Fraternally Yours,
Freddie Williams, Grand Master
M. W. Prince Hall Grand Lodge, F. & A.M. of Oregon”34

And with that, the Craft was called to refreshment from Labor, and the Lodges of Enterprise Lodge #1, Rocky Mountain Lodge #34, Beaver Lodge #38, Shasta Lodge #36, and two from Idaho35, surrendered their warrants, and bid the Jurisdiction farewell, to embark upon the Sovereignty as a sister Jurisdiction, in Due form and Regularity.

Enterprise Lodge #1 is still operating and functioning to this day with a group of Masons that have the Craft in their heart and a greater Jurisdiction in their vision. I want to extend a thank you to the Grand delegation that receive me and to Deputy Grand Master, RW Michael Harper for taking me on the tour of the city, and opening the door for fellowship in the coming years.

It is the sincere hope of this writer that the Washington Prince Hall jurisdiction moves to strengthen the relationship and communication with our Sister Jurisdiction. I can say that the Oregon Prince Hall Jurisdiction would welcome an open door to the Mother jurisdiction.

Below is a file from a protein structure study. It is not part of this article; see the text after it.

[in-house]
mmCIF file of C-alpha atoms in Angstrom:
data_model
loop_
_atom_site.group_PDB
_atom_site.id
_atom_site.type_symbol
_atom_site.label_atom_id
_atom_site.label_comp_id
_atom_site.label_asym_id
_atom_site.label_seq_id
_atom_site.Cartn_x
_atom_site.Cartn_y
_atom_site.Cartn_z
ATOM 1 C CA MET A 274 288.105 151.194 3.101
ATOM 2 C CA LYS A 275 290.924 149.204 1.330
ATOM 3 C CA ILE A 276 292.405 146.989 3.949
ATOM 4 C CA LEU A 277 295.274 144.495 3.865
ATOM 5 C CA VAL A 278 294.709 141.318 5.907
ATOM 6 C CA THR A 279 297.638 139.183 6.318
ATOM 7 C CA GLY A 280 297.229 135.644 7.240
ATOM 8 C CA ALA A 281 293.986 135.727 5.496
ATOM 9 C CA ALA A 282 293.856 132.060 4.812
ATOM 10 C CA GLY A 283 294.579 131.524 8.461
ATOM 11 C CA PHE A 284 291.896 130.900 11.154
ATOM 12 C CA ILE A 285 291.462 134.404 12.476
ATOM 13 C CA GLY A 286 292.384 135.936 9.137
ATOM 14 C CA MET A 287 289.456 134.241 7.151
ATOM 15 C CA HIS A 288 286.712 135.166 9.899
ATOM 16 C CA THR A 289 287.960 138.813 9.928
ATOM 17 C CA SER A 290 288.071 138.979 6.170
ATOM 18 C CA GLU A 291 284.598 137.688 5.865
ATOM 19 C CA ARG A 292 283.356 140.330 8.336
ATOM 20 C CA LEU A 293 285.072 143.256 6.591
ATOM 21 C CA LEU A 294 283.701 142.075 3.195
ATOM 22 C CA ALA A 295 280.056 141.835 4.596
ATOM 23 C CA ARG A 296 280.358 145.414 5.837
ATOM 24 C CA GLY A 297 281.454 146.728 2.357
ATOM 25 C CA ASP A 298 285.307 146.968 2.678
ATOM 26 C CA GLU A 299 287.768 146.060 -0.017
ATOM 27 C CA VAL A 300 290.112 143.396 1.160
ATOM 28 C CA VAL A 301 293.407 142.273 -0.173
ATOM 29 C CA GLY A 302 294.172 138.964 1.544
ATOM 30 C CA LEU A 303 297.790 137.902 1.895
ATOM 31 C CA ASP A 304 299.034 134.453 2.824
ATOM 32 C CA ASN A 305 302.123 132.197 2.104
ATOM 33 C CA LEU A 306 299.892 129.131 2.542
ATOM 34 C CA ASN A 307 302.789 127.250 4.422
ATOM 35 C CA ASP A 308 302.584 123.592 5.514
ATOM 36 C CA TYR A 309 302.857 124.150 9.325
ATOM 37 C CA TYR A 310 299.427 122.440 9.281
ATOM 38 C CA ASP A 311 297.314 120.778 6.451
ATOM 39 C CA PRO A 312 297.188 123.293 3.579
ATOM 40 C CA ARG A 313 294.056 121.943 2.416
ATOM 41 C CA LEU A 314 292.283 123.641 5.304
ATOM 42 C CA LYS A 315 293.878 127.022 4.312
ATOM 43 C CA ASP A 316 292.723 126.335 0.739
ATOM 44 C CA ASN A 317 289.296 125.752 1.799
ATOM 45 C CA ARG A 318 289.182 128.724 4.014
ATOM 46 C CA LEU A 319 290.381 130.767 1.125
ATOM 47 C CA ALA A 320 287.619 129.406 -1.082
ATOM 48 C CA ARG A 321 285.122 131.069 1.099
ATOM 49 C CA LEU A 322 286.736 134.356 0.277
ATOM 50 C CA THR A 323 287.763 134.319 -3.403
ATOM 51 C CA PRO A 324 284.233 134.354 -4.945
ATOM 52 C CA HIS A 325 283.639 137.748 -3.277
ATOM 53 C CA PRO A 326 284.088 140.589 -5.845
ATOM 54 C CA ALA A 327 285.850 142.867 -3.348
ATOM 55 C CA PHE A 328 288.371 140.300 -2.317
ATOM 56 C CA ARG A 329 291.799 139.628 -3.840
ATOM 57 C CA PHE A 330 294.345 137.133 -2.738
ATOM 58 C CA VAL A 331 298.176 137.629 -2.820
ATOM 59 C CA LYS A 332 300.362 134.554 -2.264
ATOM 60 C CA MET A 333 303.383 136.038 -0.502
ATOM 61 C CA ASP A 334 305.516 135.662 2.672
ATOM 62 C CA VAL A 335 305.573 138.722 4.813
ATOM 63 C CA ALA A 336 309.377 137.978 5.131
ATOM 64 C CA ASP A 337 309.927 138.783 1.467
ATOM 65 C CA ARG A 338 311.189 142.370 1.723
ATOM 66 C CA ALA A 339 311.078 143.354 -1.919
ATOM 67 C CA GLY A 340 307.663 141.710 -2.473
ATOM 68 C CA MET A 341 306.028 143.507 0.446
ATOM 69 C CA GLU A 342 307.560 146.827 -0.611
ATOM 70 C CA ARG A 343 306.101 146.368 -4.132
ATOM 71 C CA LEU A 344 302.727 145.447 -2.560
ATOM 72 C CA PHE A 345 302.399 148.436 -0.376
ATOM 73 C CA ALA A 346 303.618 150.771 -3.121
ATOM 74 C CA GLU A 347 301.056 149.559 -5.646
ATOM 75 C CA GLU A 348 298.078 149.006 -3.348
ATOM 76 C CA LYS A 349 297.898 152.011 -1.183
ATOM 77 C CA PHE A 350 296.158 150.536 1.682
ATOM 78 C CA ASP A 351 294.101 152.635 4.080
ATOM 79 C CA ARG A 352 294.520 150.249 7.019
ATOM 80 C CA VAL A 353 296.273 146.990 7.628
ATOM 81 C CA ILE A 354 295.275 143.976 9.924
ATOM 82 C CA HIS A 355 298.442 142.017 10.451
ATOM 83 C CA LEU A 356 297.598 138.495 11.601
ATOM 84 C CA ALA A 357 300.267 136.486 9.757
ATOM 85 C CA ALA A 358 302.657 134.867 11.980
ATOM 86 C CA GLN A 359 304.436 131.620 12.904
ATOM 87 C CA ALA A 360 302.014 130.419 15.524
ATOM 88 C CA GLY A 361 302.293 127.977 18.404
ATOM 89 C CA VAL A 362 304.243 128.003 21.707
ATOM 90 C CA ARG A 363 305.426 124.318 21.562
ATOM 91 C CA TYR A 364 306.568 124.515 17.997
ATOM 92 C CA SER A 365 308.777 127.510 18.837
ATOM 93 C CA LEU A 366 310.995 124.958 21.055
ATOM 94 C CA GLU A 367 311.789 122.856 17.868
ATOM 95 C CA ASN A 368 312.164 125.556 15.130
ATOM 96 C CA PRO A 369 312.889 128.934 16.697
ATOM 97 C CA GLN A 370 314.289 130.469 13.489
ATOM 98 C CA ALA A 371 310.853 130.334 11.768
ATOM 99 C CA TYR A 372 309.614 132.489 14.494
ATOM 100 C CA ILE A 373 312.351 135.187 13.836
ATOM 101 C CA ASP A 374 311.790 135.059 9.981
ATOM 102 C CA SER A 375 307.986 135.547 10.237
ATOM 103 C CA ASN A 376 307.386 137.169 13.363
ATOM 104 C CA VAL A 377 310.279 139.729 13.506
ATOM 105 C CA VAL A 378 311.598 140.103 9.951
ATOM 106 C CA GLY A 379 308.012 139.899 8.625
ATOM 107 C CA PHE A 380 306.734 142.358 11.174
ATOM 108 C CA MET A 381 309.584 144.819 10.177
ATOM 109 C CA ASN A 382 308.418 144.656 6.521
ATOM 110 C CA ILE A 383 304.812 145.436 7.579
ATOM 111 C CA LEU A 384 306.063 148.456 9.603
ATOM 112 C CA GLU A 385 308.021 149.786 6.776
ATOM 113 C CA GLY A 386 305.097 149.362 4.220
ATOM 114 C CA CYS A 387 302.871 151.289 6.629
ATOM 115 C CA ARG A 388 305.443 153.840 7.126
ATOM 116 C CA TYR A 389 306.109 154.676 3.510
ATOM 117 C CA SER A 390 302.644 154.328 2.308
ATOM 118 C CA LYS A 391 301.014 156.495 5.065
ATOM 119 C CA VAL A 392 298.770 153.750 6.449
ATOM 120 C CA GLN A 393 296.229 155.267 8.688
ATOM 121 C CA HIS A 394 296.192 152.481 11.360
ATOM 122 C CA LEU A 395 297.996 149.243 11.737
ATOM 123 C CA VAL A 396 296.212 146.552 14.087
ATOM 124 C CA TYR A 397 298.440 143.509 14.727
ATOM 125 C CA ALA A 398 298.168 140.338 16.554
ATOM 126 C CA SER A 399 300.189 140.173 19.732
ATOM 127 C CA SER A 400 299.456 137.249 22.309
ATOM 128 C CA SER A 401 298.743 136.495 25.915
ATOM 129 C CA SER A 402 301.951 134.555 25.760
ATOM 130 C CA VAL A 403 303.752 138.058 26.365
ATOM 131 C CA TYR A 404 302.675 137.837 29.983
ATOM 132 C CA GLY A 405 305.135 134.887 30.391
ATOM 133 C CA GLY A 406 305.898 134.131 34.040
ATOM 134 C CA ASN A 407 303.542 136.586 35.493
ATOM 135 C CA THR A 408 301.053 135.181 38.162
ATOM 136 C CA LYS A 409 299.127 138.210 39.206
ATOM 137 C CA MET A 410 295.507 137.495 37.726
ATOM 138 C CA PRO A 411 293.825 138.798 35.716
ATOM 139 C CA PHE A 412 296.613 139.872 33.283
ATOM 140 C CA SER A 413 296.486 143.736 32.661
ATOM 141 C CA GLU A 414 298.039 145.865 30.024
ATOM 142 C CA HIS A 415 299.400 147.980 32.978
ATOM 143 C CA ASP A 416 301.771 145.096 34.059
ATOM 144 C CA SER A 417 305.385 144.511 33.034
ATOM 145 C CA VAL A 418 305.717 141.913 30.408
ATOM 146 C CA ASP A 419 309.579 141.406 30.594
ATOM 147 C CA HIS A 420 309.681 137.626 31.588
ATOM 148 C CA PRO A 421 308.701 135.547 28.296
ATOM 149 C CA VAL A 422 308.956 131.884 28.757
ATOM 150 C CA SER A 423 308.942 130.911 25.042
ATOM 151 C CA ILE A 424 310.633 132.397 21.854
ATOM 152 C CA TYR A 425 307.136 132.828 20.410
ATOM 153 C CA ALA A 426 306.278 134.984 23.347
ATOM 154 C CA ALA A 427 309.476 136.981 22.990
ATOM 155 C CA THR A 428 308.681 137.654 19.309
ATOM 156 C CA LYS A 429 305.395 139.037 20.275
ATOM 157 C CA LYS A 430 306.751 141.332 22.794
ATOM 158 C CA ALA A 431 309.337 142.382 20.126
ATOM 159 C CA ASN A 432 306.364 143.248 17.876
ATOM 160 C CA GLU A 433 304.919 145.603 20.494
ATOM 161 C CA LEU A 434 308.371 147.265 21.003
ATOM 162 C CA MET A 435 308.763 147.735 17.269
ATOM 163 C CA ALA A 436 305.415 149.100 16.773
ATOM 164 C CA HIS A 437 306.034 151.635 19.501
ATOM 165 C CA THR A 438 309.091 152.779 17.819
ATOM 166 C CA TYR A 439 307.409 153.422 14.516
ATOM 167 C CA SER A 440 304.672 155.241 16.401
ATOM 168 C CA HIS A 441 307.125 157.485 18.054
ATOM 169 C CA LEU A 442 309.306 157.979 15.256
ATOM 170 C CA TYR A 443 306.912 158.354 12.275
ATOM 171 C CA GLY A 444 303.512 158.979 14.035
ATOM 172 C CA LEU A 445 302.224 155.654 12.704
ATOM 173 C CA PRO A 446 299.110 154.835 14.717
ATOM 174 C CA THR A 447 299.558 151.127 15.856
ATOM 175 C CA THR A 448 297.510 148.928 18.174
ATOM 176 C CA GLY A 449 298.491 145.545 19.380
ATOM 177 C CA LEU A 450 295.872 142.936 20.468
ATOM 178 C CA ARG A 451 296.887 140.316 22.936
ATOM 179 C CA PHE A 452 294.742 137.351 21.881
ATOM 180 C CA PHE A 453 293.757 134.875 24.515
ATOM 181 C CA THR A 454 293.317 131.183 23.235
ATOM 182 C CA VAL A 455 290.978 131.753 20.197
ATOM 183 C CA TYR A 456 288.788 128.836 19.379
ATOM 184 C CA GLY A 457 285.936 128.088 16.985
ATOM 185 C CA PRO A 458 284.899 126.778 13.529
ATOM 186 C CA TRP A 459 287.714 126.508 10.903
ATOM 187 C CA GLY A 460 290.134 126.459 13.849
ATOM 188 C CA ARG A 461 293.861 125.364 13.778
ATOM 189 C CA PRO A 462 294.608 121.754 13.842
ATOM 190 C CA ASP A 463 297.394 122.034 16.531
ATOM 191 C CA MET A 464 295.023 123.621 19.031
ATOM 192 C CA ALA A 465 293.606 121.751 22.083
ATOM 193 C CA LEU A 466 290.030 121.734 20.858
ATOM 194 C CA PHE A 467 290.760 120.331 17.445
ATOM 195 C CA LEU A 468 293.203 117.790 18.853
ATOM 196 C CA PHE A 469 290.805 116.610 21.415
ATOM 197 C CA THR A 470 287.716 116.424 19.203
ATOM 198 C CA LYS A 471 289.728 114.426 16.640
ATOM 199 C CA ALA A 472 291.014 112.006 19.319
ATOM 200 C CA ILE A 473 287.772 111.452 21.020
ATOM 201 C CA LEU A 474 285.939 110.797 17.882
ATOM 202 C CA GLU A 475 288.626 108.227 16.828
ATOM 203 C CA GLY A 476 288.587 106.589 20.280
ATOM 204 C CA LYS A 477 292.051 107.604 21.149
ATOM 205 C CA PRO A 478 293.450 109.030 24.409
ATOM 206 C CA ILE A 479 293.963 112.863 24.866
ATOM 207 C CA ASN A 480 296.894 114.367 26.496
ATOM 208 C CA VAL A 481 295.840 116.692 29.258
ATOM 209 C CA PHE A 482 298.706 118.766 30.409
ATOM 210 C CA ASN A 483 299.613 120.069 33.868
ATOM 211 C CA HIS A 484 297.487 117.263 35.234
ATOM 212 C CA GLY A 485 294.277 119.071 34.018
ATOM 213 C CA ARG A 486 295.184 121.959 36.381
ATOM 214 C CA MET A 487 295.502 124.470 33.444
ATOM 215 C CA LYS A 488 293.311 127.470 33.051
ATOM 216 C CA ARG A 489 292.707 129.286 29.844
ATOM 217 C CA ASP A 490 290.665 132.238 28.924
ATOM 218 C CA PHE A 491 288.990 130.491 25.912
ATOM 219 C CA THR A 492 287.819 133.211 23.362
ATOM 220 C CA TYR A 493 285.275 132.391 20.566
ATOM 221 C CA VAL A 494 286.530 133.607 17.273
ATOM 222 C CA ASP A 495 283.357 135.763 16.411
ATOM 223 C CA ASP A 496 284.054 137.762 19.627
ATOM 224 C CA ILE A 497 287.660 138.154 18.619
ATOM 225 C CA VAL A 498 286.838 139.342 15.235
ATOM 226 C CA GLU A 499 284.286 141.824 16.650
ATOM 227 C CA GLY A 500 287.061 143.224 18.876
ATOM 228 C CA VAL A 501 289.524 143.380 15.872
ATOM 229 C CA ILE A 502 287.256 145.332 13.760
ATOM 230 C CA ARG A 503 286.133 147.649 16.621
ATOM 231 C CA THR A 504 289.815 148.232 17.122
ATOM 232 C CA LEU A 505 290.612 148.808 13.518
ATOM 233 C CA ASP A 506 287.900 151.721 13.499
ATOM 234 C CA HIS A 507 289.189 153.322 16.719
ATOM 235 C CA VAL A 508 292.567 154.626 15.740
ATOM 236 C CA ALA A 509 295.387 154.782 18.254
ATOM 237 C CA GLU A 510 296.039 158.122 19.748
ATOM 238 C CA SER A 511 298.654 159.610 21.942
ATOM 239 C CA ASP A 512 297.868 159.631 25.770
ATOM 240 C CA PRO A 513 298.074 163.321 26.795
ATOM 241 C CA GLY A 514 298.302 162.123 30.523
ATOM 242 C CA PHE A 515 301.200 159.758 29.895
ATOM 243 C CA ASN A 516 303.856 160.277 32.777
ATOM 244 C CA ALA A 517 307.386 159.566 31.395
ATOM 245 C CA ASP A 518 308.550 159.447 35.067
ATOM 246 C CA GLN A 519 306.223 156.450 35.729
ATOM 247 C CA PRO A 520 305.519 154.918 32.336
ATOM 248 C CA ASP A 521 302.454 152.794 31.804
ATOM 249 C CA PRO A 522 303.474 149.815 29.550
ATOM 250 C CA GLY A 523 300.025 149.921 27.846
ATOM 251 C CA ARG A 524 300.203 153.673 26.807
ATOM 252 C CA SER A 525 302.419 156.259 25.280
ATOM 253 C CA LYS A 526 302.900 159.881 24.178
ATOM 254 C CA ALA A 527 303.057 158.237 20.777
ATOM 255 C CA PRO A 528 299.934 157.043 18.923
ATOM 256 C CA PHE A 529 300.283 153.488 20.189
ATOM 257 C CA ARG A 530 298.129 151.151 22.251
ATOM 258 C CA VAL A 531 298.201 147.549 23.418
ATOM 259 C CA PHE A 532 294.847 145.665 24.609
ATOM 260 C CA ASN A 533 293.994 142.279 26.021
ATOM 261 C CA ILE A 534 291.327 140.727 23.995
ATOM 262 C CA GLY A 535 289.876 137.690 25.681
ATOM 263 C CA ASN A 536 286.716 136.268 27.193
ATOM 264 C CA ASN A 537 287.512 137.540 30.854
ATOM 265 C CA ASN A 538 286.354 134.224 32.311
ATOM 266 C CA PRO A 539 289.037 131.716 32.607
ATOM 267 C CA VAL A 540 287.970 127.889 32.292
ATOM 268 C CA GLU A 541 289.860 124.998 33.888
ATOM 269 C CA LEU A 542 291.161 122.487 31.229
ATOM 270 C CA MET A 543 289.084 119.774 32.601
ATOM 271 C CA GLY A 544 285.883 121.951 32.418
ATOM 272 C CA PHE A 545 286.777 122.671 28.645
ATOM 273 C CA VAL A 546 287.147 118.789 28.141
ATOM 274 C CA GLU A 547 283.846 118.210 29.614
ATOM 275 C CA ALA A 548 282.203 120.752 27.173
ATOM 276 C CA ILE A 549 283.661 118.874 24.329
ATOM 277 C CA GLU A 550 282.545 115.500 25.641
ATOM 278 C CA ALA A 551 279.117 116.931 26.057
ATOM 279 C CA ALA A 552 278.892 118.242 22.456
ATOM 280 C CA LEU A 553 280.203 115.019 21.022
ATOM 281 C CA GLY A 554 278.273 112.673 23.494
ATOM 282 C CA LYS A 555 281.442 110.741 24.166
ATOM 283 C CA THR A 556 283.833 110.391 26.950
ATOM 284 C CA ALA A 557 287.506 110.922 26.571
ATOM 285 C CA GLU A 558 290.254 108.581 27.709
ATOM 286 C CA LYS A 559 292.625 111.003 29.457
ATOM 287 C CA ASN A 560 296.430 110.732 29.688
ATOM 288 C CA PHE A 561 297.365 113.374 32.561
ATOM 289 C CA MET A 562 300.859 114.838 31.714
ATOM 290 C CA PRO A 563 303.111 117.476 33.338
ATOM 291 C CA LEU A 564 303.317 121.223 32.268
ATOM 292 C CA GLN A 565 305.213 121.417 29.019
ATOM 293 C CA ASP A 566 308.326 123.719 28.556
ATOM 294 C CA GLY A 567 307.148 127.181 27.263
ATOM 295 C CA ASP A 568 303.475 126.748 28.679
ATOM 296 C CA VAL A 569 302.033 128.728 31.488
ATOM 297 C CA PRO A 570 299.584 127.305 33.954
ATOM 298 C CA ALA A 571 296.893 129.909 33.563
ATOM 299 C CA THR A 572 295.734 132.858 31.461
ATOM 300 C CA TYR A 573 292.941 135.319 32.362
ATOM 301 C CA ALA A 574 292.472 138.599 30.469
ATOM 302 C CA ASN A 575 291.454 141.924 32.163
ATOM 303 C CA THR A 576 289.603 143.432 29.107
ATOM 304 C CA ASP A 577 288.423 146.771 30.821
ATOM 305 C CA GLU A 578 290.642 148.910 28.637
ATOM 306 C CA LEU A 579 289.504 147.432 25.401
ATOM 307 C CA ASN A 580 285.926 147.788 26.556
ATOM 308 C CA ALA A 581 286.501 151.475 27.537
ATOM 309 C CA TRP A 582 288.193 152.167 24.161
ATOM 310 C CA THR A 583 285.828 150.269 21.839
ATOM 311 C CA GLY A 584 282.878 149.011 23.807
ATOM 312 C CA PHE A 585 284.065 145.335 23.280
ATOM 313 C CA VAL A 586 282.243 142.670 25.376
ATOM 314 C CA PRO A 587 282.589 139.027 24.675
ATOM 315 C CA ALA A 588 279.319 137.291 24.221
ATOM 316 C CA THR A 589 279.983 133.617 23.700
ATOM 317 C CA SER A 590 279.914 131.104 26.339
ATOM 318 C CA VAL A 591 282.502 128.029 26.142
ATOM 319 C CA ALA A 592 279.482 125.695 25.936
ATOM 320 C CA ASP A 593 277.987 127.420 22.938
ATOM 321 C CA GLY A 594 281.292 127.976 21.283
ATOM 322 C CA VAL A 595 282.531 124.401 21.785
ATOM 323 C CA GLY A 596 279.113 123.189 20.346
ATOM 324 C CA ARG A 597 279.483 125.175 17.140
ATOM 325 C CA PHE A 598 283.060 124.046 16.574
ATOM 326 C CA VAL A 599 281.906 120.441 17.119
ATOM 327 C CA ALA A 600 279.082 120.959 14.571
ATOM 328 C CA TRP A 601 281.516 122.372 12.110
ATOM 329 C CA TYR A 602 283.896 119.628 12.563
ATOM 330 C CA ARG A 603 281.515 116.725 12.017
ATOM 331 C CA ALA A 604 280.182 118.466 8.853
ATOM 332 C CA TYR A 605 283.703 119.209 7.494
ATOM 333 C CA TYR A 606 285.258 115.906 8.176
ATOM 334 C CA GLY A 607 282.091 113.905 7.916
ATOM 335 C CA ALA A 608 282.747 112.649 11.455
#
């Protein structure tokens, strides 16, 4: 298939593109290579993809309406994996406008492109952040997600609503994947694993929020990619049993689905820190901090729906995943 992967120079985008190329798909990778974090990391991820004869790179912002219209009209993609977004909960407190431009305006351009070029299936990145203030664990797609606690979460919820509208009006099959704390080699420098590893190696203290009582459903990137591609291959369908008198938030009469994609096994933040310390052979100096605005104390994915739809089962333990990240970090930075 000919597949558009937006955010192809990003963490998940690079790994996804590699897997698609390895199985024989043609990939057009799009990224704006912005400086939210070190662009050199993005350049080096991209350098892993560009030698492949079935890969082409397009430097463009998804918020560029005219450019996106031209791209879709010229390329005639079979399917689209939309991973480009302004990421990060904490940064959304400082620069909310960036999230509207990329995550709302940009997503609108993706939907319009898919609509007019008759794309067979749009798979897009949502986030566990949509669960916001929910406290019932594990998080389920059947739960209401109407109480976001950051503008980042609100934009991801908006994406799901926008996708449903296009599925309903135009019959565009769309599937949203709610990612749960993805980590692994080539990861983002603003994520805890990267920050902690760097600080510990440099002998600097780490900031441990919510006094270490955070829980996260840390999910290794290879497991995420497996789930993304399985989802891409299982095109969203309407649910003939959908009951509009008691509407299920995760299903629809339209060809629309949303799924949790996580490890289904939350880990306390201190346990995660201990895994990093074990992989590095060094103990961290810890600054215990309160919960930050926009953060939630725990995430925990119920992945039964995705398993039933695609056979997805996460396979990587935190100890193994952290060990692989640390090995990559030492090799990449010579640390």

Written by: Hon. John L. Hairston is a Master Mason and member of J. C. Logan Lodge #53 of the MWPHGL of WA, Seattle, WA., where he serves as Interim Junior Warden, Assistant Secretary and Lodge Historian.
He is a member of the Northwest Chapter of the Phylaxis Society (Life Member). He is a member of The Masonic Society and the Correspondence Circle of Quatuor Coronati Lodge No. 2076. Noted and Published Author.

Endnotes:
  1. Most Worshipful Prince Hall Grand Lodge of Washington Masonic Code [Rev. 1977, Updated 1991], pg. XI, Prince Hall Masons Come to Washington.